Submitted as: model experiment description paper
29 Nov 2022
Submitted as: model experiment description paper | 29 Nov 2022
Status: this preprint is currently under review for the journal GMD.

The Regional Aerosol Model Intercomparison Project (RAMIP)

Laura J. Wilcox1, Robert J. Allen2, Bjørn H. Samset3, Massimo A. Bollasina4, Paul T. Griffiths5, James M. Keeble5, Marianne T. Lund3, Risto Makkonen6, Joonas Merikanto6, Declan O'Donnell6, David J. Paynter7, Geeta G. Persad8, Steven T. Rumbold1, Toshihiko Takemura9, Kostas Tsigaridis10,11, Sabine Undorf12, and Daniel M. Westervelt13,11 Laura J. Wilcox et al.
  • 1National Centre for Atmospheric Science, University of Reading, Reading, UK
  • 2Department of Earth and Planetary Sciences, University of California Riverside, Riverside, CA, USA
  • 3CICERO Center for International Climate Research, Oslo, Norway
  • 4School of GeoSciences, University of Edinburgh, UK
  • 5National Centre for Atmospheric Science, University of Cambridge, Cambridge, UK
  • 6Finnish Meteorological Institute, Climate Research, Helsinki, Finland
  • 7NOAA/Geophysical Fluid Dynamics Laboratory, Princeton, New Jersey, USA
  • 8Department of Geological Sciences, The University of Texas at Austin, Austin, TX, USA
  • 9Research Institute for Applied Mechanics, Kyushu University, Fukuoka, Japan
  • 10Center for Climate Systems Research, Columbia University, New York, NY, USA
  • 11NASA Goddard Institute of Space Studies, New York, NY, USA
  • 12Potsdam Institute for Climate Impact Research, Potsdam, Germany
  • 13Lamont-Doherty Earth Observatory, Columbia Climate School, New York, USA

Abstract. Changes in anthropogenic aerosol emissions have strongly contributed to global and regional trends in temperature, precipitation, and other climate characteristics, and have been one of the dominant drivers of decadal trends in Asian and African precipitation. These, and other, influences on regional climate from changes in aerosol emissions are expected to continue, and potentially strengthen, in the coming decades. However, a combination of large uncertainties in emissions pathways, radiative forcing, and the dynamical response to forcing makes anthropogenic aerosol a key factor in the spread in near-term climate projections, particularly on regional scales, and therefore an important one to constrain. For example, in terms of future emissions pathways, the uncertainty in future global aerosol and precursor gas emissions by 2050 is as large as the total increase in emissions since 1850. In terms of aerosol effective radiative forcing, which remains the largest source of uncertainty in future climate change projections, CMIP6 models span a factor of five, from -0.3 to -1.5 W m-2. Both of these sources of uncertainty are exacerbated on regional scales.

The Regional Aerosol Model Intercomparison Project (RAMIP) will deliver experiments designed to quantify the role of regional aerosol emissions changes in near-term projections. This is unlike any prior MIP, where the focus has been on changes in global emissions and/or very idealized aerosol experiments. Perturbing regional emissions makes RAMIP novel from a scientific standpoint, and links the intended analyses more directly to mitigation and adaptation policy issues. From a science perspective, there is limited information on how realistic regional aerosol emissions impact local as well as remote climate conditions. Here, RAMIP will enable an evaluation of the full range of potential influences of realistic and regionally varied aerosol emission changes on near-future climate. From the policy perspective, RAMIP addresses the burning question of how local and remote decisions affecting emissions of aerosols influence climate change in any given region. Here, RAMIP will provide the information needed to make direct links between regional climate policies and regional climate change.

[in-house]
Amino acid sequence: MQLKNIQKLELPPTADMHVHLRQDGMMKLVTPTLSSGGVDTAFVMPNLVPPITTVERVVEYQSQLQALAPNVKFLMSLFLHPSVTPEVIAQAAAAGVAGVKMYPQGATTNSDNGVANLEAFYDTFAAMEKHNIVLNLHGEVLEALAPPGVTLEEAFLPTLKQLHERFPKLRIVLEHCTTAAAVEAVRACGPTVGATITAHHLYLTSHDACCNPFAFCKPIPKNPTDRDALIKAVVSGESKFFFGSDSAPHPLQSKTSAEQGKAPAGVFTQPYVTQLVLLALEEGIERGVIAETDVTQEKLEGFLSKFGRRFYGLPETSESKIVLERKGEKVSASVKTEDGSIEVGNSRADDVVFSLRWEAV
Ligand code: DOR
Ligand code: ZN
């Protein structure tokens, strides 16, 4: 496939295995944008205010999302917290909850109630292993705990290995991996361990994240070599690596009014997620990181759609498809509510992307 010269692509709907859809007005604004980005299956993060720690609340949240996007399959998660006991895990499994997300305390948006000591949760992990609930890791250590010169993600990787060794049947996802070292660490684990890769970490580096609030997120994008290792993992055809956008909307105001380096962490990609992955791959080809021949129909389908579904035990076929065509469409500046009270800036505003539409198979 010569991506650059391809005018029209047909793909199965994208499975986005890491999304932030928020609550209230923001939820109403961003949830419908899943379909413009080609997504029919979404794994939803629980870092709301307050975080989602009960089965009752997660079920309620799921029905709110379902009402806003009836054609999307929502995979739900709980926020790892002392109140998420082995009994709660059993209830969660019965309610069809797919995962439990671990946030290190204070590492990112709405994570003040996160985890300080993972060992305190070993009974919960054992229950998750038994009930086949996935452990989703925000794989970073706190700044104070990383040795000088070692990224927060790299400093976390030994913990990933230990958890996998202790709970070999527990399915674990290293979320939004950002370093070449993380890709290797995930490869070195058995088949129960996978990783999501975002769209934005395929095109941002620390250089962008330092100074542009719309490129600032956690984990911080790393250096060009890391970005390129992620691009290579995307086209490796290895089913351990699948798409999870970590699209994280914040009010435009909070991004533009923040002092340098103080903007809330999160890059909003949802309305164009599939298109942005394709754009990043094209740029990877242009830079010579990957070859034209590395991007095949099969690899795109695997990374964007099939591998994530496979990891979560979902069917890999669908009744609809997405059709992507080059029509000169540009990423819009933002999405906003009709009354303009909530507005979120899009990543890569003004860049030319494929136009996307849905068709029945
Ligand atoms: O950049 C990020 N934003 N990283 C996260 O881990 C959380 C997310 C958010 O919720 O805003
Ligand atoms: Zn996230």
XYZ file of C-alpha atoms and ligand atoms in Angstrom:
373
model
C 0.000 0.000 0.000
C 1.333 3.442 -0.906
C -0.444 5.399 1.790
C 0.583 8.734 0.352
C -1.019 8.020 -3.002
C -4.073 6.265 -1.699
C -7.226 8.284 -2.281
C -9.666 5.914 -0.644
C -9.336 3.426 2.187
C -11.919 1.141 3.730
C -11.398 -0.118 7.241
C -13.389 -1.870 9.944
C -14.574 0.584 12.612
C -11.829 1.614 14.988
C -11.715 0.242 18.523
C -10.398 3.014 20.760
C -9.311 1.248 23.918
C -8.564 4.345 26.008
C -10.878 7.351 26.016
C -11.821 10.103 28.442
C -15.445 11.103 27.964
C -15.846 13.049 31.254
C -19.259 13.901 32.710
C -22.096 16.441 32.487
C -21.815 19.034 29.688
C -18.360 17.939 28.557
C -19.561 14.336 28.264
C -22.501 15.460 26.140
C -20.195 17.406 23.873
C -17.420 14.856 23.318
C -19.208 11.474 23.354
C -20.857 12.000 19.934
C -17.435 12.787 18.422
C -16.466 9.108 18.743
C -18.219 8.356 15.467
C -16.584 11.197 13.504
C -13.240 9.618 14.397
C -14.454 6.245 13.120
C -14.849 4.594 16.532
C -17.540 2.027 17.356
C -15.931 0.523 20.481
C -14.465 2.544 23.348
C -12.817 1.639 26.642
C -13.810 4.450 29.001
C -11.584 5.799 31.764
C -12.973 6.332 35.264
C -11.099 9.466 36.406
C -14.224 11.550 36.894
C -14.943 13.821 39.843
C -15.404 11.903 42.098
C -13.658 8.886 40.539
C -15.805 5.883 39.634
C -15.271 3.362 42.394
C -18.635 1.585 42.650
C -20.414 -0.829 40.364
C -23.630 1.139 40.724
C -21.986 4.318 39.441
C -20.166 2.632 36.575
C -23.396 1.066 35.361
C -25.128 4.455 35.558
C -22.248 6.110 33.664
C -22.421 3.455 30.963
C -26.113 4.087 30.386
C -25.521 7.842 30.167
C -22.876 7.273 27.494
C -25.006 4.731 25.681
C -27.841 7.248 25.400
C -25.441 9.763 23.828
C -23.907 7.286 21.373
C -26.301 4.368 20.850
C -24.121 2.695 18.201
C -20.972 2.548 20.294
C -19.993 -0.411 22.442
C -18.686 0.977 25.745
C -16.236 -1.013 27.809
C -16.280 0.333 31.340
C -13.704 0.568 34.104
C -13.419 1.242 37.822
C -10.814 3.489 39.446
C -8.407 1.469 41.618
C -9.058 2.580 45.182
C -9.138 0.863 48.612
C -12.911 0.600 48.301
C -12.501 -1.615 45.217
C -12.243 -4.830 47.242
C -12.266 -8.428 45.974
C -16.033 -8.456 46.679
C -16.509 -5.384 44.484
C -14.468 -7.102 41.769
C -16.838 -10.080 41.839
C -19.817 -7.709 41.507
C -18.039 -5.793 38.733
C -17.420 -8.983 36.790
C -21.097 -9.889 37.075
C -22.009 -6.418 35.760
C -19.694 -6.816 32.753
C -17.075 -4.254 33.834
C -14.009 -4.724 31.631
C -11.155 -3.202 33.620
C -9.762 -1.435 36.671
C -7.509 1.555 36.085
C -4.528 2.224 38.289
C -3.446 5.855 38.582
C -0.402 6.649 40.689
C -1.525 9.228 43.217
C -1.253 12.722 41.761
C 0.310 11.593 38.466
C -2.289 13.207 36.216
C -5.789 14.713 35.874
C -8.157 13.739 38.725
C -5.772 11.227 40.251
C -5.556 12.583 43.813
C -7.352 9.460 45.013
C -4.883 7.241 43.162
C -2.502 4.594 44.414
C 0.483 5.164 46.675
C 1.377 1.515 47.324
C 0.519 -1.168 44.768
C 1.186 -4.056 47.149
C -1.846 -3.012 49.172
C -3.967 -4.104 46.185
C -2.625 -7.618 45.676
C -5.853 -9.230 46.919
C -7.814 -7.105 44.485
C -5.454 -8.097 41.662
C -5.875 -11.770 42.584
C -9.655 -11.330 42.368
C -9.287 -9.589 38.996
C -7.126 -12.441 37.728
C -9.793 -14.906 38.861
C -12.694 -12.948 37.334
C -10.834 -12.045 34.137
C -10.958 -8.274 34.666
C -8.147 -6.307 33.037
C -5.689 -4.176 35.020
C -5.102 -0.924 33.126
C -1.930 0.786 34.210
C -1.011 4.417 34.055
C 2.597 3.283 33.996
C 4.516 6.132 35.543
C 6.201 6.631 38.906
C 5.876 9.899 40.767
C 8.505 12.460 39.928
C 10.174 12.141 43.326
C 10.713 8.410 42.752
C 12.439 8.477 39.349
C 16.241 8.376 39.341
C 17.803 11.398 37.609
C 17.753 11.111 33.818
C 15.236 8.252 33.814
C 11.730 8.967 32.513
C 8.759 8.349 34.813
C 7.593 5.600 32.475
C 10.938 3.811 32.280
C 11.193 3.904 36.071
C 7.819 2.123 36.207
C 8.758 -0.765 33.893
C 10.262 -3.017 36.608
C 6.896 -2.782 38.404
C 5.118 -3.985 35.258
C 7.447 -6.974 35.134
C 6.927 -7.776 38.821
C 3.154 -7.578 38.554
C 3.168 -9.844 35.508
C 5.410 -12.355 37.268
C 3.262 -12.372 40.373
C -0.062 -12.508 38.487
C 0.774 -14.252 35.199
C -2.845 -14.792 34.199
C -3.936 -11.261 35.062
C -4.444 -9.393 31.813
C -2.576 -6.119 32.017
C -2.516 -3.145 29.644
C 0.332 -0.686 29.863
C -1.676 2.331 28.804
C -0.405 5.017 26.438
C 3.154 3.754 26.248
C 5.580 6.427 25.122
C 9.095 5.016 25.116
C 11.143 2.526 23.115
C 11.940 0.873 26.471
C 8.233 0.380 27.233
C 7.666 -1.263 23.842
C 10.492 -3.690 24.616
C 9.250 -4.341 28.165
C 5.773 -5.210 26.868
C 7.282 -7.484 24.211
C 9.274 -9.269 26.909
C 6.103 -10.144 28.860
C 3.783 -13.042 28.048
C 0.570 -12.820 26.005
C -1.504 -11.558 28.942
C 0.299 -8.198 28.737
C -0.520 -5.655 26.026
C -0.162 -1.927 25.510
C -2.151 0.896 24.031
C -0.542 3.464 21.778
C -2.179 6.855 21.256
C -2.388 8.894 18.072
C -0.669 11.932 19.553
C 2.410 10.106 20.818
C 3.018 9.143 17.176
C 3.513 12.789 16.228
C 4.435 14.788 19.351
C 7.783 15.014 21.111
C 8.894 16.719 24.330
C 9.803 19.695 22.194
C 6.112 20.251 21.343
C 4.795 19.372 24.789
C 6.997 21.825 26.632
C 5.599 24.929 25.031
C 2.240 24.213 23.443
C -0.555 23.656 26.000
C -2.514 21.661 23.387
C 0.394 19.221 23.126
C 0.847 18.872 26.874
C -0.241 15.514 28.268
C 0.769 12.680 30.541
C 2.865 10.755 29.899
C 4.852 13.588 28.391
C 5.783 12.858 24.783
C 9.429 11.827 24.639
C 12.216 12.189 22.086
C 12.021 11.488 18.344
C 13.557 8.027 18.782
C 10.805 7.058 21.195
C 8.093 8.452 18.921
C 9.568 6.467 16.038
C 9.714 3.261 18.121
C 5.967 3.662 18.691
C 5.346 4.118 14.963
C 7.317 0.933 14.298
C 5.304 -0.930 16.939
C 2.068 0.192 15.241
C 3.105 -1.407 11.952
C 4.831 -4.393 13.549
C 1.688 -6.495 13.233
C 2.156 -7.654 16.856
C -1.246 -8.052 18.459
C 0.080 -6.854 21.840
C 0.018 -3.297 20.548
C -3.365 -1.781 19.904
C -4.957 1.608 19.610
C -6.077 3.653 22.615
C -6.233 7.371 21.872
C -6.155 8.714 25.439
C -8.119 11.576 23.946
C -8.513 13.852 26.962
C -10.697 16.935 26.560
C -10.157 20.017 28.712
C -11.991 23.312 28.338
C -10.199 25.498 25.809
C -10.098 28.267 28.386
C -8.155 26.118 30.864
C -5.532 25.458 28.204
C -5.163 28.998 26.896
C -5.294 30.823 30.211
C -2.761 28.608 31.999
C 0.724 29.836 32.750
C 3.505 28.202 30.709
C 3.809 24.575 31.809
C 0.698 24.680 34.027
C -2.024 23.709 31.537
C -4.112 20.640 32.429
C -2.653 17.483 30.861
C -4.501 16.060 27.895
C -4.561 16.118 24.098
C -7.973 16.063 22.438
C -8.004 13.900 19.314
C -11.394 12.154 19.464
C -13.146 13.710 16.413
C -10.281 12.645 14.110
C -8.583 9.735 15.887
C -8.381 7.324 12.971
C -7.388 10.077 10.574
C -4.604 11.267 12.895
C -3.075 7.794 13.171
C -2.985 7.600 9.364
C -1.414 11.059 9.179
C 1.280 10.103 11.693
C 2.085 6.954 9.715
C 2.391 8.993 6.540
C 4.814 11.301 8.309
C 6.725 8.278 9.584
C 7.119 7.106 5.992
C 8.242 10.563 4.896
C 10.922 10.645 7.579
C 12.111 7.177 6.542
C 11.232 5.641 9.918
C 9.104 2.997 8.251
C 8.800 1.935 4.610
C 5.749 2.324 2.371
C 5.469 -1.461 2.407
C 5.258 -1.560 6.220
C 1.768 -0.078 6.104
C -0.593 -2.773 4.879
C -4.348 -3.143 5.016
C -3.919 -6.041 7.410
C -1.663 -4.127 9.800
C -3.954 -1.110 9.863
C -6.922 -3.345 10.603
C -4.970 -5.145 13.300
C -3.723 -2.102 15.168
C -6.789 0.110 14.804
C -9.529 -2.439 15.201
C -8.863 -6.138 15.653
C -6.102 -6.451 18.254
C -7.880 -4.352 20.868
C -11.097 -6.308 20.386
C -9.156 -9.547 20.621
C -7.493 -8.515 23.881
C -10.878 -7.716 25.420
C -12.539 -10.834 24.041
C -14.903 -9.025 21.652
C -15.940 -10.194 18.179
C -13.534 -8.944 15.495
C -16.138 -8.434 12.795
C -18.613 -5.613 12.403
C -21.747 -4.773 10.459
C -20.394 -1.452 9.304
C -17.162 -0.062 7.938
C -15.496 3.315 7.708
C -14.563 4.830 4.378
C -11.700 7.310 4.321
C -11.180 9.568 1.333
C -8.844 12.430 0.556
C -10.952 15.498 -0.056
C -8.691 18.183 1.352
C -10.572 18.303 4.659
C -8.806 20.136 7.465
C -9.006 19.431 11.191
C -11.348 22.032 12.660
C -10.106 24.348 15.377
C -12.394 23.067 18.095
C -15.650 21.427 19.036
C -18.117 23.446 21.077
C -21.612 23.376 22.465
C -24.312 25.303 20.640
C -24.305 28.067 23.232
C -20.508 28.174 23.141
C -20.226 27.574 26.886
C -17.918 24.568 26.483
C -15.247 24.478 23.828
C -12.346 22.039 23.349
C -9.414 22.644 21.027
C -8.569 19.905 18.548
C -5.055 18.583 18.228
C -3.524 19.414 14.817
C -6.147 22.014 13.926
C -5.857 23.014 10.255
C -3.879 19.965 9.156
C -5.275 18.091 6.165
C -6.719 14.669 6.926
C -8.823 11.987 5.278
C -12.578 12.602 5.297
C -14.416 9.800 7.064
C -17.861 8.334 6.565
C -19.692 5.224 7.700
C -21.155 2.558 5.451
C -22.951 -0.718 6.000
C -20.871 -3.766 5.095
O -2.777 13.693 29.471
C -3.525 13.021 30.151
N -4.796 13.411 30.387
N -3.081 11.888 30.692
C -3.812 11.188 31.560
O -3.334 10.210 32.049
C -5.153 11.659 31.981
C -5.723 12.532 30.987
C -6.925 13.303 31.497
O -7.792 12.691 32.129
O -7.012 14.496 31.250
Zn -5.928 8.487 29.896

RAMIP experiments are designed to explore sensitivities to aerosol type and location, and provide improved constraints on uncertainties driven by aerosol radiative forcing and the dynamical response to aerosol changes. The core experiments will assess the effects of differences in future global and regional (East Asia, South Asia, Africa and the Middle East) aerosol emission trajectories through 2051, while optional experiments will test the nonlinear effects of varying emission location and aerosol types along this future trajectory. All experiments are based on the Shared Socioeconomic Pathways, and are intended to be performed with sixth Climate Model Intercomparison Project (CMIP6) generation models, initialised from the CMIP6 historical experiments, to facilitate comparisons with existing projections. Requested outputs will enable analysis of the role of aerosol in near-future changes in, for example, temperature and precipitation means and extremes, storms, and air quality.

Laura J. Wilcox et al.

Status: open (until 10 Feb 2023)

Comment types: AC – author | RC – referee | CC – community | EC – editor | CEC – chief editor | : Report abuse
  • RC1: 'Comment on gmd-2022-249', Anonymous Referee #1, 13 Jan 2023 reply

Laura J. Wilcox et al.

Laura J. Wilcox et al.


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Short summary
Changes in anthropogenic aerosol emissions have strongly contributed to global and regional climate change. However, the size of these regional impacts, and the way they arise, are still uncertain. With large changes in aerosol emissions a possibility over the next few decades, it is important to better quantify the potential role of aerosol in future regional climate change. The Regional Aerosol Model Intercomparison Project will deliver experiments designed to facilitate this.